Atlassian and Envoy briefly blame each other for data breach
Australian software giant Atlassian and Envoy, a startup that provides workplace management services, were at loggerheads on Thursday over a data breach that exposed the data of thousands of Atlassian employees.
As first reported by Cyberscoop, a hacking group known as SiegedSec leaked data on Telegram this week that it claimed to have stolen from Atlassian. This data includes the names, email addresses, work departments, and phone numbers of approximately 13,200 Atlassian employees, along with floor plans of Atlassian offices located in San Francisco and Sydney, Australia.
“SiegedSec is here to announce that we have hacked the software company Atlassian,” SiegedSec said in a Telegram message seen by TechCrunch. “This company worth $44 billion has been pwned by the furry hackers uwu.” SiegedSec made headlines last year after it leaked eight gigabytes of data from the state governments of Kentucky and Arkansas, in protest at the states’ efforts to enact abortion bans following the Supreme Court’s decision to overturn Roe v. Wade.
Atlassian was quick to point the finger of blame for the breach at Envoy, which the Sydney-headquartered company uses to organize its office spaces. “On February 15, 2023, we learned that data from Envoy, a third-party app that Atlassian uses to coordinate in-office resources, was compromised and published,” Atlassian spokesperson Megan Sutton said in a statement shared with TechCrunch. “Atlassian product and customer data is not accessible via the Envoy app and therefore not at risk.”
Envoy, however, was just as quick to rebuff Atlassian’s claims. Envoy spokesperson April Marks told TechCrunch that the startup is “not aware of any compromise to our systems,” adding that initial research had shown that “a hacker gained access to an Atlassian employee’s valid credentials to pivot and access the Atlassian employee directory and office floor plans held within Envoy’s app.” Envoy declined to provide evidence of its claims or to answer specific questions.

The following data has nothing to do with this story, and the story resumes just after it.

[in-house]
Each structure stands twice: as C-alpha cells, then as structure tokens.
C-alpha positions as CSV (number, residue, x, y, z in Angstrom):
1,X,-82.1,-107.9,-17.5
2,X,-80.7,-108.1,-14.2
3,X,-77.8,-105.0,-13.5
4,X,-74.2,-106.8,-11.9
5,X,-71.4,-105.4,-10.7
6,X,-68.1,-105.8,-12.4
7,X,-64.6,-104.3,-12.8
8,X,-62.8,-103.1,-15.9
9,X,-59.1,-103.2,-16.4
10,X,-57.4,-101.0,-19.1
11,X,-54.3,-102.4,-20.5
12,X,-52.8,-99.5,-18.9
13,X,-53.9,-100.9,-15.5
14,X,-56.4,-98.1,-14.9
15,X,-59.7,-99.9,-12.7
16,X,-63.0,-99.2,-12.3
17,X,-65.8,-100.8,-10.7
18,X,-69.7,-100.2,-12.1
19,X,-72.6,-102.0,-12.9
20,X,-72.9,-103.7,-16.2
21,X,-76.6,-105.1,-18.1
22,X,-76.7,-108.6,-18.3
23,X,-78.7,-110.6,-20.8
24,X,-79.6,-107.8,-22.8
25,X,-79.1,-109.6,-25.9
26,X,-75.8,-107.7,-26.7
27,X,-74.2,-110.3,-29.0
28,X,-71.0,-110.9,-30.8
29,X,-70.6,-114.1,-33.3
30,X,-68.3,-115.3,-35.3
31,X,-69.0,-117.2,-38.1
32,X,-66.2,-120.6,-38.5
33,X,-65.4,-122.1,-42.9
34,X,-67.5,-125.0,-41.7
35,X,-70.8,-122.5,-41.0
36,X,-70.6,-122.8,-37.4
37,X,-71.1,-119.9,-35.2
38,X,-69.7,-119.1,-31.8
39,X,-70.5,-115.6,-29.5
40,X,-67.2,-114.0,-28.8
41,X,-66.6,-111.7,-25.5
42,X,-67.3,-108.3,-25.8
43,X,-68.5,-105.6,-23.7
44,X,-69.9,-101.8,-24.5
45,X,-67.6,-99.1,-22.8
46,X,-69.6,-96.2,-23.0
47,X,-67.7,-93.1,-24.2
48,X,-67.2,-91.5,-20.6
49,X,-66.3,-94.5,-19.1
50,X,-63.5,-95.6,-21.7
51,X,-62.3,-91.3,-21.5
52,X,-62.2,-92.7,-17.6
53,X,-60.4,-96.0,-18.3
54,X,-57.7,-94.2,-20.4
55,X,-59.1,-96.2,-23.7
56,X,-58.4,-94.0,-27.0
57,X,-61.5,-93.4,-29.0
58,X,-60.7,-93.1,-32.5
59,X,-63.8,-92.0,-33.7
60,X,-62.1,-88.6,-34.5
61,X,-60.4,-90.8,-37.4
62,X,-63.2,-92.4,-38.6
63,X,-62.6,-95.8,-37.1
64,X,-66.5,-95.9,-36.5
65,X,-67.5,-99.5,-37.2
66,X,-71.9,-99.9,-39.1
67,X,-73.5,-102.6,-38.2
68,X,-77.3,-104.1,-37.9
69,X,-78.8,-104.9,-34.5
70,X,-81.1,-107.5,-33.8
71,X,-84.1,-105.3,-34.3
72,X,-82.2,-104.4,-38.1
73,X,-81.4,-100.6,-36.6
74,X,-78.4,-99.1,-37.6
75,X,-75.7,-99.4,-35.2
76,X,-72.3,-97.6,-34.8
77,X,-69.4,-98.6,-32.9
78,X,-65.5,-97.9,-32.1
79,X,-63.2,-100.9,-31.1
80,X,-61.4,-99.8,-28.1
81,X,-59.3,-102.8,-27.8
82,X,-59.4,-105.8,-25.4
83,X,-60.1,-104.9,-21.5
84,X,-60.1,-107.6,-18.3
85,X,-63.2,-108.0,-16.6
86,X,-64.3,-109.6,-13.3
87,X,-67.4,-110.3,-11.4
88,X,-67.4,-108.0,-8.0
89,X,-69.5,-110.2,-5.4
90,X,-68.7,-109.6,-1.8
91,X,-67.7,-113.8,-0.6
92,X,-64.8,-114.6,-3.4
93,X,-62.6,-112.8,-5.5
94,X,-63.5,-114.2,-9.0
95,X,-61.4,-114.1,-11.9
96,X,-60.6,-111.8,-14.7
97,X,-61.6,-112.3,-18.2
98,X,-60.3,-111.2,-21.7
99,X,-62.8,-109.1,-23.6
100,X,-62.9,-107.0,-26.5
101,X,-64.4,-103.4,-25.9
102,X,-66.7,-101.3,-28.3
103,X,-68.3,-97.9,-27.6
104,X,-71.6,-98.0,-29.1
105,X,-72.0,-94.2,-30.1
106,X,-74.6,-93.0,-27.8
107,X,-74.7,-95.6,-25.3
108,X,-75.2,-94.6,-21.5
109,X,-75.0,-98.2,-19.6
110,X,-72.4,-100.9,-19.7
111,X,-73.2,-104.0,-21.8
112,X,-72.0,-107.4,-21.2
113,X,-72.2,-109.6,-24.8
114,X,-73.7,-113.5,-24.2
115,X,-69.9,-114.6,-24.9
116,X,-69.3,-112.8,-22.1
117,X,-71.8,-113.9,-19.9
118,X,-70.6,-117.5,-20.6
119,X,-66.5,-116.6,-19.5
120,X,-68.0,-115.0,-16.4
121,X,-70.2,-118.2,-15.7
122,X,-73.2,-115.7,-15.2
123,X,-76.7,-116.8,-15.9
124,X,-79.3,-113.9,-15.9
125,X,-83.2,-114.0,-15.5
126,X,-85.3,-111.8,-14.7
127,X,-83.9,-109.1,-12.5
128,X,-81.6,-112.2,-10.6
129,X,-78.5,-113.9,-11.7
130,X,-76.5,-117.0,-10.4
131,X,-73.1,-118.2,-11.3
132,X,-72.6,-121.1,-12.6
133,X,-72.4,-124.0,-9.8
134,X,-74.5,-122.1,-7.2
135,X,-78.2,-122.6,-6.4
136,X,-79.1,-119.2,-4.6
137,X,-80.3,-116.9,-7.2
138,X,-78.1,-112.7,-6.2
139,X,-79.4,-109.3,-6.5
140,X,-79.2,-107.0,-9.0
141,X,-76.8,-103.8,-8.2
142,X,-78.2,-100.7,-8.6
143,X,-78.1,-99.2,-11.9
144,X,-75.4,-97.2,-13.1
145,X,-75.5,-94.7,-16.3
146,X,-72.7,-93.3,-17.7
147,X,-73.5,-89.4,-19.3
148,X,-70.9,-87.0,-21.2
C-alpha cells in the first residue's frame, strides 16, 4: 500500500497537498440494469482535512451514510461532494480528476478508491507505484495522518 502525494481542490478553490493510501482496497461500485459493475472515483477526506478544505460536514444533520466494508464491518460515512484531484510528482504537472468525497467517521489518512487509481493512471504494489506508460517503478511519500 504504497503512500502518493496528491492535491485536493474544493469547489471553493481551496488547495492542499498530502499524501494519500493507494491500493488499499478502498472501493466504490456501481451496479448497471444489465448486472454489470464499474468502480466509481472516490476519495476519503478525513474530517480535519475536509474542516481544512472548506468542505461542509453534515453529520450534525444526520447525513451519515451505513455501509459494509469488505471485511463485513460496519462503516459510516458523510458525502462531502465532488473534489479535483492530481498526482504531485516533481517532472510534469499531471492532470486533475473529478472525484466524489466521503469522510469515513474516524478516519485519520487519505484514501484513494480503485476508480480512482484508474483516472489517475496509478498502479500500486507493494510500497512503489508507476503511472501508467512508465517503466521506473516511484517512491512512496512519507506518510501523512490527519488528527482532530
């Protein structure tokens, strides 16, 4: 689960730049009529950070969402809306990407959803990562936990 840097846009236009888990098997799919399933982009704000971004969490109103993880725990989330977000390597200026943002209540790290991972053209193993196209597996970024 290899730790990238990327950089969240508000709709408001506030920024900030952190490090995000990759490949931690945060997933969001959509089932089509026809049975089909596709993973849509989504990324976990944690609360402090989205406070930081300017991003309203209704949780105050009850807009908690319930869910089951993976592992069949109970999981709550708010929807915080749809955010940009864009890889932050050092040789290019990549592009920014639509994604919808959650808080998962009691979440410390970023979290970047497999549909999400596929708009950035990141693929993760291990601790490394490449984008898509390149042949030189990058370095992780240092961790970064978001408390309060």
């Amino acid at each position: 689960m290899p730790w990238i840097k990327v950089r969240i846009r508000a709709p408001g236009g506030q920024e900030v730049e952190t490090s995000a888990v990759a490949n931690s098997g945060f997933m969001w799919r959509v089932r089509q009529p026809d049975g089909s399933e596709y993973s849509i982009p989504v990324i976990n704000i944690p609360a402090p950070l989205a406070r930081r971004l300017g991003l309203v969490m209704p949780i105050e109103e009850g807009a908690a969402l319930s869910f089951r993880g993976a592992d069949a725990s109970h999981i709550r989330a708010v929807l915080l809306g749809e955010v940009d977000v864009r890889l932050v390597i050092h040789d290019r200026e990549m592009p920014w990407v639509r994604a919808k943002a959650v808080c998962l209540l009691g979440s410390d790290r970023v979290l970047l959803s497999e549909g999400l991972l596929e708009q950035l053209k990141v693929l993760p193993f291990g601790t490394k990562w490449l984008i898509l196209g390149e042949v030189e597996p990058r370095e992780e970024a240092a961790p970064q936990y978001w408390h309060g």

Soon after the startup’s denial, Atlassian changed its stance to align more closely with Envoy. Atlassian’s Sutton told TechCrunch that the company’s internal investigation since revealed that attackers had actually compromised Atlassian data from the Envoy app “using an Atlassian employee’s credentials that had been mistakenly posted in a public repository by the employee.”
“As such, the hacking group had access to data visible via the employee account which included the published office floor plans and public Envoy profiles of other Atlassian employees and contractors,” Sutton added. “The compromised employee’s account was promptly disabled eliminating any further threat to Atlassian’s Envoy data. Atlassian product and customer data is not accessible via the Envoy app and therefore not at risk.”
While it appears that Envoy was not at fault for the Atlassian data breach, the workplace management startup — which counts a number of big-name customers, including Hulu, Pinterest, Slack, and Stripe — is no stranger to security incidents. In 2019, security researchers at IBM uncovered two flaws in Envoy’s visitor management system that could have exposed customer data.